2G's Dabangg man- Prashant Bhushan
He is fighting a crucial PIL in the 2G spectrum allocation case. If you ask anyone in Delhi’s legal circles about Prashant Bhushan, they will tell you one thing The man means business and if you are on the wrong side of the law, then he will come after you.
By Meenal Dubey
Bollywood often churns out stories of a middle class hero taking up cudgels fearlessly against the rich and the mighty. In real life though, there are few like the Delhi-based lawyer and activist Prashant Bhushan.
He is fighting a crucial public interest litigation (PIL) in the 2G spectrum allocation case. An outcome in his favour, many powerful people will see the insides of a jail for the first time in their lives. If you ask anyone in Delhi’s legal circles about Prashant Bhushan, they will tell you one thing The man means business and if you are on the wrong side of the law, then he will come after you.
“The name Bhushan is synonymous with fear for corrupt judges, politicians, bureaucrats and now corporate honchos,” says a top Supreme Court lawyer.
Unlike many well-heeled lawyers of the Supreme Court, Bhushan is known to have turned down fees worth crores and remuneration like large tracts of land for defending a guilty person.
“If he has taken up your case, then it means that he is convinced of your innocence and will fight tooth and nail to prove it,” the lawyer adds.
His contemporaries also acknowledge that Bhushan refused to charge a penny for the needy and won their cases.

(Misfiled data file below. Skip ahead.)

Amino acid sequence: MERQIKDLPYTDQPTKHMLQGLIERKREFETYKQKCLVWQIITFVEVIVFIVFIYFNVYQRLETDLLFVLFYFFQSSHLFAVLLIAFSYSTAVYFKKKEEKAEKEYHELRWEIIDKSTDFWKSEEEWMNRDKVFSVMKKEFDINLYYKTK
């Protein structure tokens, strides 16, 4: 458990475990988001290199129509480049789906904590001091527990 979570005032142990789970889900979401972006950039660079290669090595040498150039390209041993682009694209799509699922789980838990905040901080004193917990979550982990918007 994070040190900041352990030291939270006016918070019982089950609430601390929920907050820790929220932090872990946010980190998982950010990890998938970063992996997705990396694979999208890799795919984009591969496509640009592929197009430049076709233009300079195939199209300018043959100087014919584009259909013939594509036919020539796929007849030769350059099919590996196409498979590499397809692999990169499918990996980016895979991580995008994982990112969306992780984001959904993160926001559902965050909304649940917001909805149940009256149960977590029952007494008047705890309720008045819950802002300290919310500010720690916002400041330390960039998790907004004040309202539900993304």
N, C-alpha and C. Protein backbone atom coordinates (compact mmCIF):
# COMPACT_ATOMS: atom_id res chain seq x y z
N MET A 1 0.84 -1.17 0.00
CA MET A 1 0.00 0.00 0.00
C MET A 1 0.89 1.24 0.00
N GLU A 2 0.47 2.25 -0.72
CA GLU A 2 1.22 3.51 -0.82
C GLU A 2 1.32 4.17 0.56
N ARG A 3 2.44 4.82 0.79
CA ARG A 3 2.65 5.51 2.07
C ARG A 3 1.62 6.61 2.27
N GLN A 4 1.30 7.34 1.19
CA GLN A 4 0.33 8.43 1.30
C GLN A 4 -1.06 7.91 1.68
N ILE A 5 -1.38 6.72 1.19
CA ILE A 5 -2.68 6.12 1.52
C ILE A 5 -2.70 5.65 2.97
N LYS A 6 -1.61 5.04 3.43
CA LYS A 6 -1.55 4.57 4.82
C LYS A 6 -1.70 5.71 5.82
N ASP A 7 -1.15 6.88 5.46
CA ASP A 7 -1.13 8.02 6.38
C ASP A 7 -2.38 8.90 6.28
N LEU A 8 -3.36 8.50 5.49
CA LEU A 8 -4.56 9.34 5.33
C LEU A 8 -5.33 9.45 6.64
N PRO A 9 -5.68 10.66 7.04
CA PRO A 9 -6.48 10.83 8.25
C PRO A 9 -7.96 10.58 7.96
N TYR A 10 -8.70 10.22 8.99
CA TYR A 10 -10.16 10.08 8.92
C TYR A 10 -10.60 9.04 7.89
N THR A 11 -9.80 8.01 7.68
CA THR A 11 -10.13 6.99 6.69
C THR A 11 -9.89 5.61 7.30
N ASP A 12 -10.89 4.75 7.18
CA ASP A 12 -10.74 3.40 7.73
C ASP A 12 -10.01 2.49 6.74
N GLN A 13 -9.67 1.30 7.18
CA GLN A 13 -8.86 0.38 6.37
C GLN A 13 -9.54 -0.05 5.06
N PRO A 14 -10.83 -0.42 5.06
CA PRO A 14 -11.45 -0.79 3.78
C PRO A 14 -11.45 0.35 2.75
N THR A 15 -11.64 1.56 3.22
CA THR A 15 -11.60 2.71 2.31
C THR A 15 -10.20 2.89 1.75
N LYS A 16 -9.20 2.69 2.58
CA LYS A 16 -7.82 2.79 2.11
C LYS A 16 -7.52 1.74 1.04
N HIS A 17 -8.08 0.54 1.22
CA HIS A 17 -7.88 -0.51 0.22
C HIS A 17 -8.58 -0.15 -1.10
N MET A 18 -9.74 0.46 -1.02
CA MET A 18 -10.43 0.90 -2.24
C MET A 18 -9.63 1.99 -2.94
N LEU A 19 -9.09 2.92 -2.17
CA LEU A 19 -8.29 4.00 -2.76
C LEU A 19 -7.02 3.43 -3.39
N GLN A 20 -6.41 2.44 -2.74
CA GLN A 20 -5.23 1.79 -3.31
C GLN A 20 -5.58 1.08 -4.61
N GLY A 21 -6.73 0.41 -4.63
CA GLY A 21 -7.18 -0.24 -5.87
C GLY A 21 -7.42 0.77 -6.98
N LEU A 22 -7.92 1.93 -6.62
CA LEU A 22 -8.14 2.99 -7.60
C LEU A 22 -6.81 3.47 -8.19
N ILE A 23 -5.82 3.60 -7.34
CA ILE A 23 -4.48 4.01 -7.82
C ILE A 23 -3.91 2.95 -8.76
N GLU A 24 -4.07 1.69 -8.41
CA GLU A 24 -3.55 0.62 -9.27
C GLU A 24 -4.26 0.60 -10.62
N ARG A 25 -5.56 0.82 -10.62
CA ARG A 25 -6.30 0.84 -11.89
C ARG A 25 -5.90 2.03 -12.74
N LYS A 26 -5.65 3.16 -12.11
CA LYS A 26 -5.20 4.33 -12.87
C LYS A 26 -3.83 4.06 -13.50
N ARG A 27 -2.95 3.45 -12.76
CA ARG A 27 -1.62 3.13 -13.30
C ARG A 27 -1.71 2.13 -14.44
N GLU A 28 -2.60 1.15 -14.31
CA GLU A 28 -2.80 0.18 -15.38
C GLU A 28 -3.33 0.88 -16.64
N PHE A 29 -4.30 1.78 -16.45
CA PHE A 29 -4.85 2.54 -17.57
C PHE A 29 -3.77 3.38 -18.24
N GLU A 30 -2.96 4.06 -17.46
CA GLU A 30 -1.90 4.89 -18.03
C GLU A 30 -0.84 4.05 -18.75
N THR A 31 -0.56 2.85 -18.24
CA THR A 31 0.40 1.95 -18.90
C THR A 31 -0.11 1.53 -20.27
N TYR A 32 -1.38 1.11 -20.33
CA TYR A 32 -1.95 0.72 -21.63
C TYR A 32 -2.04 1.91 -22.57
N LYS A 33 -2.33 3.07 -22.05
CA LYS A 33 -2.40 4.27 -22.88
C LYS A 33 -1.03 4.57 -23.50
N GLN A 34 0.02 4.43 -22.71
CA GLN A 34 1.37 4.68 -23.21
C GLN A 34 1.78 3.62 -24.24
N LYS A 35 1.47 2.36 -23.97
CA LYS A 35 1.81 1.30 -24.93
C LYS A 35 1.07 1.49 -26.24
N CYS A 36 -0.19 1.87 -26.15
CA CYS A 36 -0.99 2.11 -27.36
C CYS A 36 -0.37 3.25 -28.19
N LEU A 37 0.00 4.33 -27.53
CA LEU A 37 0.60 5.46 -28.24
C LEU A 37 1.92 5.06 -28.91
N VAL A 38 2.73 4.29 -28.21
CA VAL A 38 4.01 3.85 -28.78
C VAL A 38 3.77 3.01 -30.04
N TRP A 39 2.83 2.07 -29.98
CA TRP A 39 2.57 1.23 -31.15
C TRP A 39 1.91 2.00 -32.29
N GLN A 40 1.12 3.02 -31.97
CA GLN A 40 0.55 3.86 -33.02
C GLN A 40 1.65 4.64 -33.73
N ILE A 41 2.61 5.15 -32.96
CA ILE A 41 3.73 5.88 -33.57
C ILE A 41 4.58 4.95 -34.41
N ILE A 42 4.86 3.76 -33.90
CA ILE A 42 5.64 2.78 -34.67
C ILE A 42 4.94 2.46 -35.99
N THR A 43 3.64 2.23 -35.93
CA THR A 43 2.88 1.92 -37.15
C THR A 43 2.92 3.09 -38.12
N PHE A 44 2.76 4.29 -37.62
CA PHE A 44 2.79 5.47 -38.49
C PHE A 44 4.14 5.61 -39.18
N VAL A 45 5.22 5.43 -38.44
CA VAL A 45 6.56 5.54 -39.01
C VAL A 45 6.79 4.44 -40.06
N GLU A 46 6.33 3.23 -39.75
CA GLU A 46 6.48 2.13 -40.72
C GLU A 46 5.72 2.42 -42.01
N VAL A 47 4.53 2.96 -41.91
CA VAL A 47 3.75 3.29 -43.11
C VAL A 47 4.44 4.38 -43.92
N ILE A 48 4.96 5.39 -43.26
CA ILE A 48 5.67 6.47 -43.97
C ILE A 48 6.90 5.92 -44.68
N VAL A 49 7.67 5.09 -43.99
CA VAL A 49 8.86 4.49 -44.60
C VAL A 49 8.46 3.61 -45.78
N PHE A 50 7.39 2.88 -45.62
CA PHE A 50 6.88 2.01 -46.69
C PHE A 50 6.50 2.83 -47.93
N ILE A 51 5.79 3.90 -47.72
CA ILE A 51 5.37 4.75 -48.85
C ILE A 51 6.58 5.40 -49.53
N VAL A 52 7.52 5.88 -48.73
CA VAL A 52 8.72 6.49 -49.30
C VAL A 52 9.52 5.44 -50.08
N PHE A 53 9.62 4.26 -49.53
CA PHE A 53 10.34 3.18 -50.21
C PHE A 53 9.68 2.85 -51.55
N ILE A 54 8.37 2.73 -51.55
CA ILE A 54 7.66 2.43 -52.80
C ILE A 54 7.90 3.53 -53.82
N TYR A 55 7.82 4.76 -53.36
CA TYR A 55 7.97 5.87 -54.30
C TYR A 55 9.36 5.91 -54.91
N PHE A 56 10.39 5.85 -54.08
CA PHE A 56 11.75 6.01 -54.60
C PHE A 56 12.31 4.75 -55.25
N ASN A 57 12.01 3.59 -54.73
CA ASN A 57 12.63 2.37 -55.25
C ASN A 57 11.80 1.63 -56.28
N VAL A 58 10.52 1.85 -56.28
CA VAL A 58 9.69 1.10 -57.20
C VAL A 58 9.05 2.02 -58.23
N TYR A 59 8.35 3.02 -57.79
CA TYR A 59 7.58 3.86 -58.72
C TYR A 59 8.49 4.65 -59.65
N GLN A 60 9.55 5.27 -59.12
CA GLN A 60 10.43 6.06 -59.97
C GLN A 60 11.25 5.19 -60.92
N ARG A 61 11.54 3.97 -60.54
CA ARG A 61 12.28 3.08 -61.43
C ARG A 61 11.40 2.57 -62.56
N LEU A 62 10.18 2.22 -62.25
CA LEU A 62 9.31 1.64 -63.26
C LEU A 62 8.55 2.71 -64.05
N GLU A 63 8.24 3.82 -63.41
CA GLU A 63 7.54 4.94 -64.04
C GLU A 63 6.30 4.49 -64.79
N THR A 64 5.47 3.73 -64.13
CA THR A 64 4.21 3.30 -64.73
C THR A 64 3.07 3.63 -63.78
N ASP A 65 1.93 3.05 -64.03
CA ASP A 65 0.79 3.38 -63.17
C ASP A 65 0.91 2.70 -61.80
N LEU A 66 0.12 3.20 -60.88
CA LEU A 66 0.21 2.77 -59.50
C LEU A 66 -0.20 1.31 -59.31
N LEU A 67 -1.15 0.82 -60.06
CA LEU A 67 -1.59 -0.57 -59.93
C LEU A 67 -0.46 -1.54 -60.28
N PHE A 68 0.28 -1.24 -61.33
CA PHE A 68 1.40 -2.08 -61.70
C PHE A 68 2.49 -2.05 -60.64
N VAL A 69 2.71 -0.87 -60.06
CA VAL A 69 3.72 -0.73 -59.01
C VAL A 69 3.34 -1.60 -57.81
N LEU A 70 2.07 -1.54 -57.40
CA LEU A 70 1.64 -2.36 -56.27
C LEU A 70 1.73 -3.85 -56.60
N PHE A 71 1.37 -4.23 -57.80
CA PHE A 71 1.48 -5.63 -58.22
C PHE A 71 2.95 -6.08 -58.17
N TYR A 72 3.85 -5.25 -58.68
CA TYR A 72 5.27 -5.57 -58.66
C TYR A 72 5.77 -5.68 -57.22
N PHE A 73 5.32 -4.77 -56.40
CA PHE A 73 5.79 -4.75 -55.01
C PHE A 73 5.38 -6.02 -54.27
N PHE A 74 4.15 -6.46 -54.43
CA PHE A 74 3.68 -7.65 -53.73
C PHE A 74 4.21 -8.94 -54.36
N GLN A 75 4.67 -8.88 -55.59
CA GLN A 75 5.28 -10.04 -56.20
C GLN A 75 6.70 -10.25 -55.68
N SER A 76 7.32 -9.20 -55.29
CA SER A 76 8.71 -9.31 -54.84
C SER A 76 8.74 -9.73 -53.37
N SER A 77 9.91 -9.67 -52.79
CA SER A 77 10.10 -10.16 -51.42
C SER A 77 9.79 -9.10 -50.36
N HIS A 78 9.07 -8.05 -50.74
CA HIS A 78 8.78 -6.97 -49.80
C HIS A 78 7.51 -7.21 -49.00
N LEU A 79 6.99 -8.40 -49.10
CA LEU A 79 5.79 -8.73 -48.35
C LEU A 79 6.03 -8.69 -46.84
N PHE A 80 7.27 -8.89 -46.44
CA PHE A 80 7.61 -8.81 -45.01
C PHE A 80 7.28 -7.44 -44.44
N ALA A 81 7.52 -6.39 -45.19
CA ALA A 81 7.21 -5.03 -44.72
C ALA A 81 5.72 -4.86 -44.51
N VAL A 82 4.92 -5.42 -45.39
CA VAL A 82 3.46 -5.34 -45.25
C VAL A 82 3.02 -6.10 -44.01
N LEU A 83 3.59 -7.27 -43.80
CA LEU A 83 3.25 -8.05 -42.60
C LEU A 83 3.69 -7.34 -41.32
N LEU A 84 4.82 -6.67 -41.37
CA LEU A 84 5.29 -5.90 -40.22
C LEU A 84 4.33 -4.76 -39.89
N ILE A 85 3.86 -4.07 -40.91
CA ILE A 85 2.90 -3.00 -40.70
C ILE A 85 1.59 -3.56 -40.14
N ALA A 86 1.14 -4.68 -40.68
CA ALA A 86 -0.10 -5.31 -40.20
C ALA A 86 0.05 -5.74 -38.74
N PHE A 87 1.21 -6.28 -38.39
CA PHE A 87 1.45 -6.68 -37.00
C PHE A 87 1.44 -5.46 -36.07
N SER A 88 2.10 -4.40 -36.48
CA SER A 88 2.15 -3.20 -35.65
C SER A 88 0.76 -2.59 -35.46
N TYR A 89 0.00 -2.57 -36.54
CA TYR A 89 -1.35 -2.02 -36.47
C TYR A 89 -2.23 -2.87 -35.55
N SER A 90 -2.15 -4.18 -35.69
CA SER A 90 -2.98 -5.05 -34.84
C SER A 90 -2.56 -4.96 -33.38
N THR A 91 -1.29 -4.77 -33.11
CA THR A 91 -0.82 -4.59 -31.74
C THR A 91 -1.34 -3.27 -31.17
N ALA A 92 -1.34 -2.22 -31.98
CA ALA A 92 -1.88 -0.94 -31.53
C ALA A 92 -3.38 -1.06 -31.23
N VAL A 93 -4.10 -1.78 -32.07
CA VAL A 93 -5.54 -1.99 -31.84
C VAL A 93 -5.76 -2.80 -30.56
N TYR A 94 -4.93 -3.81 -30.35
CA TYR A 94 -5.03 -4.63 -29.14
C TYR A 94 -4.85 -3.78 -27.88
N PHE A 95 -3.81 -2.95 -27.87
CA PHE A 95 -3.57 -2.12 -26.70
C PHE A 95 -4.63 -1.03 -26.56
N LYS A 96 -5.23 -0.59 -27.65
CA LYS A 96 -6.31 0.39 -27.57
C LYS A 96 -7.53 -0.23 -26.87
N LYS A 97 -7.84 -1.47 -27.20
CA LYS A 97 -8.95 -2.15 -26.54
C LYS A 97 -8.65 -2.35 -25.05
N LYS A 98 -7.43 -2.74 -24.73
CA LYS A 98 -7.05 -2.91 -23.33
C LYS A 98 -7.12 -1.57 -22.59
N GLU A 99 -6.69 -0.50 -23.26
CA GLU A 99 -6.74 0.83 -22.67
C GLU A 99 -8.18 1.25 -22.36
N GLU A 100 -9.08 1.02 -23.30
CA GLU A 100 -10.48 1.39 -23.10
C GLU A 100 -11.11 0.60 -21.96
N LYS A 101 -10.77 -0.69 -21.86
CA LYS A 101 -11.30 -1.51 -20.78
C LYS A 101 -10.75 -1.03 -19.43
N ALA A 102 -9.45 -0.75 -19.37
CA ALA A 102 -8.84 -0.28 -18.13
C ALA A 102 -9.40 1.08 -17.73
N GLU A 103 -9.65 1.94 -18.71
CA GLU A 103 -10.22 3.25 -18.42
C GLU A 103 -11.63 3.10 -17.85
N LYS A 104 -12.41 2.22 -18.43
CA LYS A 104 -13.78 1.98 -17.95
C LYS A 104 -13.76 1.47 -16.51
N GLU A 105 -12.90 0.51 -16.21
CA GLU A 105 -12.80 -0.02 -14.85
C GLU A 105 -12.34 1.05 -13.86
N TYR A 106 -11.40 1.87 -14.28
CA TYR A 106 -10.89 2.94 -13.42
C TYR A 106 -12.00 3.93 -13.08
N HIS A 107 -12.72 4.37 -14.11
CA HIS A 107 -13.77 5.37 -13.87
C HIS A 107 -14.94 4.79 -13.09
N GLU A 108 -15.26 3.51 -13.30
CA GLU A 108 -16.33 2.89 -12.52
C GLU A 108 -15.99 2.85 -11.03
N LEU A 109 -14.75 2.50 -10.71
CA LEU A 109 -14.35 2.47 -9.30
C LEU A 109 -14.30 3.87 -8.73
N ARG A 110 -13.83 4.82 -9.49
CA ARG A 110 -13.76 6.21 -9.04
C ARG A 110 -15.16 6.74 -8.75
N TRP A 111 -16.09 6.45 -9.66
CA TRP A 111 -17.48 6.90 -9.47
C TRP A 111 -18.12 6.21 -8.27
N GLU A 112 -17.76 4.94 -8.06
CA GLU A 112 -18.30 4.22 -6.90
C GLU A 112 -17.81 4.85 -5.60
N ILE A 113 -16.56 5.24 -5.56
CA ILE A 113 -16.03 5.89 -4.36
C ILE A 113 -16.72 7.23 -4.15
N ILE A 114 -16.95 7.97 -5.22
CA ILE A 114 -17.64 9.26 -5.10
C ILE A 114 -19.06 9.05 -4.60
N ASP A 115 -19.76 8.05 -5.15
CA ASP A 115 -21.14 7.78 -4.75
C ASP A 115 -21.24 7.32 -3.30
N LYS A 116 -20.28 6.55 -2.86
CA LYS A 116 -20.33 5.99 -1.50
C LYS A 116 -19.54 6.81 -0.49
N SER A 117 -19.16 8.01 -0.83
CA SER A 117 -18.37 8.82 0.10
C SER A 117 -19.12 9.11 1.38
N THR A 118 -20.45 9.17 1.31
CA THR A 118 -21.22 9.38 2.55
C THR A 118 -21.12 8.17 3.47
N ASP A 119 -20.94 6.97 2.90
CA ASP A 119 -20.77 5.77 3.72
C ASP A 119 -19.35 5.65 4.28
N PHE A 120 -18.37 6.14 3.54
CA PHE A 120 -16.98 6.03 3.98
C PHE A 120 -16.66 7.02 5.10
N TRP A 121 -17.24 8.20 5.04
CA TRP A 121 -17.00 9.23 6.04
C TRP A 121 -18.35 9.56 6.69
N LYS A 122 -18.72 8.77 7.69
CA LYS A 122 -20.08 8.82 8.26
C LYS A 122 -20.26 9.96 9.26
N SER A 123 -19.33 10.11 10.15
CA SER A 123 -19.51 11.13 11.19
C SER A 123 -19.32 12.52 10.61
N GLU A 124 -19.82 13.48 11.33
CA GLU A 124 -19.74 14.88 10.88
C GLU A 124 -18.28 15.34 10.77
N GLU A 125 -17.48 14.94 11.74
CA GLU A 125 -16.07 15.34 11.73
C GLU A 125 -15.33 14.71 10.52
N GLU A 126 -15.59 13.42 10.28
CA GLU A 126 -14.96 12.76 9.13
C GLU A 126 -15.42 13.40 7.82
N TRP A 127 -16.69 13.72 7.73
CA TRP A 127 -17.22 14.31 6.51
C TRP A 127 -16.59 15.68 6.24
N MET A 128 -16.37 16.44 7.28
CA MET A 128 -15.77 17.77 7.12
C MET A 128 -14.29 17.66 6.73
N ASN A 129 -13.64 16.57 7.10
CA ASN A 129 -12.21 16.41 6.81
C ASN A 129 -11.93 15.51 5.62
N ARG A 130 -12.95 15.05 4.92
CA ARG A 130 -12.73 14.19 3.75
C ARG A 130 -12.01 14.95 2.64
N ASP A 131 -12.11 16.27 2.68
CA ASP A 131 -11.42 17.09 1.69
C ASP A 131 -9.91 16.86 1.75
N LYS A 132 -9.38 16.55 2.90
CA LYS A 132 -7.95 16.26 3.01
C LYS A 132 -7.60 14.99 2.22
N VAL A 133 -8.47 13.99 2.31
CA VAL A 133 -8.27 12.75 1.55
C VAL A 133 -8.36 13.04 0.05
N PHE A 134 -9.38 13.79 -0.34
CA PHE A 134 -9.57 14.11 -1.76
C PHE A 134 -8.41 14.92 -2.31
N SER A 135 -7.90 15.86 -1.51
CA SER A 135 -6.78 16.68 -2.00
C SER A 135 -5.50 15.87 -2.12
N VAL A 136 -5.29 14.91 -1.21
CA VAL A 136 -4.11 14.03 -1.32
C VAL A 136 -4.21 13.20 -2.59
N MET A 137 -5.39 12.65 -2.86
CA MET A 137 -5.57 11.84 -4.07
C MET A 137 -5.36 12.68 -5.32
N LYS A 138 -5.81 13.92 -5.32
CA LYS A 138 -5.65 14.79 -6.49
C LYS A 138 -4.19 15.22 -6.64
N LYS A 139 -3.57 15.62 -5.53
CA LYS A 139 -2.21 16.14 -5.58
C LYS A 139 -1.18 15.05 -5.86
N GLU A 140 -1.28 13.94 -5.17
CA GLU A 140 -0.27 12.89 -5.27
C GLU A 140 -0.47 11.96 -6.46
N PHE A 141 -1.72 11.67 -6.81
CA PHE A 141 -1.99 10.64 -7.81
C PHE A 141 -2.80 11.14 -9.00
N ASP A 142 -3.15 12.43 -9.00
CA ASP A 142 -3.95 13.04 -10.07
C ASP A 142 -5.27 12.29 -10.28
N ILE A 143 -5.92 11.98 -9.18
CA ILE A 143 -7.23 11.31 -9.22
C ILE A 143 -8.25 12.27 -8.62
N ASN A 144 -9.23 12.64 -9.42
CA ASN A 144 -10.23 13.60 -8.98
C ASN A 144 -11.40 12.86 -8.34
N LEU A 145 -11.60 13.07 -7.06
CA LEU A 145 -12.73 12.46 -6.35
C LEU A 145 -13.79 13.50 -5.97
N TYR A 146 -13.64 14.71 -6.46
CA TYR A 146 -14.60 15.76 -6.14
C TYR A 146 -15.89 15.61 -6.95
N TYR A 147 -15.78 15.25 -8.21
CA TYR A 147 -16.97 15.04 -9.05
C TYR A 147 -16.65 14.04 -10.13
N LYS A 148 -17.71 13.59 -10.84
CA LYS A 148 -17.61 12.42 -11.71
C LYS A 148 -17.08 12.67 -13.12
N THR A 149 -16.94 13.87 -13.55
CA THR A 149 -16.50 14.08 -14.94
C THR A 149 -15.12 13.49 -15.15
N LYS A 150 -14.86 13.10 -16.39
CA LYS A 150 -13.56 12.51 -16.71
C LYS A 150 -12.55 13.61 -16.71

A former alumnus from St. Joseph’s College Allahabad, he joined IIT, Madras, in 1973. However, he left a year later and pursued a BA programme with Philosophy, Economics and Political Science. Thereafter, he went to Princeton University and completed his Masters in Philosophy in 1982. A year later, he returned to India and enrolled as an advocate.
Bhushan has worked on 500 public interest litigations (PIL) in a career span of 15 years and the figure has only grown over the last few years. Many say that he has inherited this streak for justice from his renowned father and India’s former law minister Shanti Bhushan, who has been named on the panel for the Jan Lokpal Bill.
Many high-profile cases have seen the appearance of Bhushan. These include the Niira Radia tapes, Narmada Bachao Andolan, Bofors, the contempt of court case against Arundhati Roy, Enron, the Right to Information Act, and the oil companies disinvestment case.
At a time when PILs are filed on anything from the name of a Bollywood film to a serious cause, his principles and upright approach to law have earned him the formidable reputation of a man not to be taken lightly.
“I think the general public is fed up of the corruption and the callousness of our enforcement agencies and politicians who are a part of it,” he said.
He argues that there is no need for fear if one is on the right side of law. With the spotlight on him after his petition demanding the prosecution of the likes of Ratan Tata, Anil Ambani, and Sharad Pawar in the 2G scam, he appears remarkably cool and collected.
“I will never ask the government for protection because I know that the accused can only try to malign my reputation. They will not harm me,” Bhushan assures.
An avid badminton player, Bhushan does not get too much time for watching sports on television but he likes to indulge himself in an occasional Bollywood or Hollywood flick.
Unlike other rich and powerful lawyers, Bhushan prefers to keep a low profile. He avoids glitzy parties and is most comfortable in his non-branded regular clothes and shoes.
Post the 2G spectrum case, Bhushan’s primary preoccupation is the Jan Lokpal Bill. While he would like to holiday with wife and sons for the summer break, he knows there will be no holiday this year.
“But then, no regrets,” comes the cheerful reply.
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